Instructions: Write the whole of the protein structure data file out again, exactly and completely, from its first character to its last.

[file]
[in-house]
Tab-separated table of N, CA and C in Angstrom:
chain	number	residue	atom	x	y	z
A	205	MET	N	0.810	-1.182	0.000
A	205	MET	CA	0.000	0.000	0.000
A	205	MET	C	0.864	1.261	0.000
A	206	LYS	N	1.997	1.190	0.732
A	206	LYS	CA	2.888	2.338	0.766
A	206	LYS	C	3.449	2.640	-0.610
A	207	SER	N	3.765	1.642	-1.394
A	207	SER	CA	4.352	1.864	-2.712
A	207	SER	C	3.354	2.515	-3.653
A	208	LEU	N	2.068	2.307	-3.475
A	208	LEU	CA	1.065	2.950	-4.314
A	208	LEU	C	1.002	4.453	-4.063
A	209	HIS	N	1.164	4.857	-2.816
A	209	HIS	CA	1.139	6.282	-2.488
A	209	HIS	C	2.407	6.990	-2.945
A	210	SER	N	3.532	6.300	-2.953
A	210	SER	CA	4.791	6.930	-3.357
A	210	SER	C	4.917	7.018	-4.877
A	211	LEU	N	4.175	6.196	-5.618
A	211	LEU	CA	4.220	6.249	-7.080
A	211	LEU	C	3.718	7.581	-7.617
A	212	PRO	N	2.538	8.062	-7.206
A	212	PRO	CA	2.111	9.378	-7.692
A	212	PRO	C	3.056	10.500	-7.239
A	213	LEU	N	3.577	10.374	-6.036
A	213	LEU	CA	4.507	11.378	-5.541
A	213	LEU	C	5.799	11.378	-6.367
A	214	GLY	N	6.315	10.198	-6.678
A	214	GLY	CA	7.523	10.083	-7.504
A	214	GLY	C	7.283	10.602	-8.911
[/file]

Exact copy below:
[in-house]
Tab-separated table of N, CA and C in Angstrom:
chain	number	residue	atom	x	y	z
A	205	MET	N	0.810	-1.182	0.000
A	205	MET	CA	0.000	0.000	0.000
A	205	MET	C	0.864	1.261	0.000
A	206	LYS	N	1.997	1.190	0.732
A	206	LYS	CA	2.888	2.338	0.766
A	206	LYS	C	3.449	2.640	-0.610
A	207	SER	N	3.765	1.642	-1.394
A	207	SER	CA	4.352	1.864	-2.712
A	207	SER	C	3.354	2.515	-3.653
A	208	LEU	N	2.068	2.307	-3.475
A	208	LEU	CA	1.065	2.950	-4.314
A	208	LEU	C	1.002	4.453	-4.063
A	209	HIS	N	1.164	4.857	-2.816
A	209	HIS	CA	1.139	6.282	-2.488
A	209	HIS	C	2.407	6.990	-2.945
A	210	SER	N	3.532	6.300	-2.953
A	210	SER	CA	4.791	6.930	-3.357
A	210	SER	C	4.917	7.018	-4.877
A	211	LEU	N	4.175	6.196	-5.618
A	211	LEU	CA	4.220	6.249	-7.080
A	211	LEU	C	3.718	7.581	-7.617
A	212	PRO	N	2.538	8.062	-7.206
A	212	PRO	CA	2.111	9.378	-7.692
A	212	PRO	C	3.056	10.500	-7.239
A	213	LEU	N	3.577	10.374	-6.036
A	213	LEU	CA	4.507	11.378	-5.541
A	213	LEU	C	5.799	11.378	-6.367
A	214	GLY	N	6.315	10.198	-6.678
A	214	GLY	CA	7.523	10.083	-7.504
A	214	GLY	C	7.283	10.602	-8.911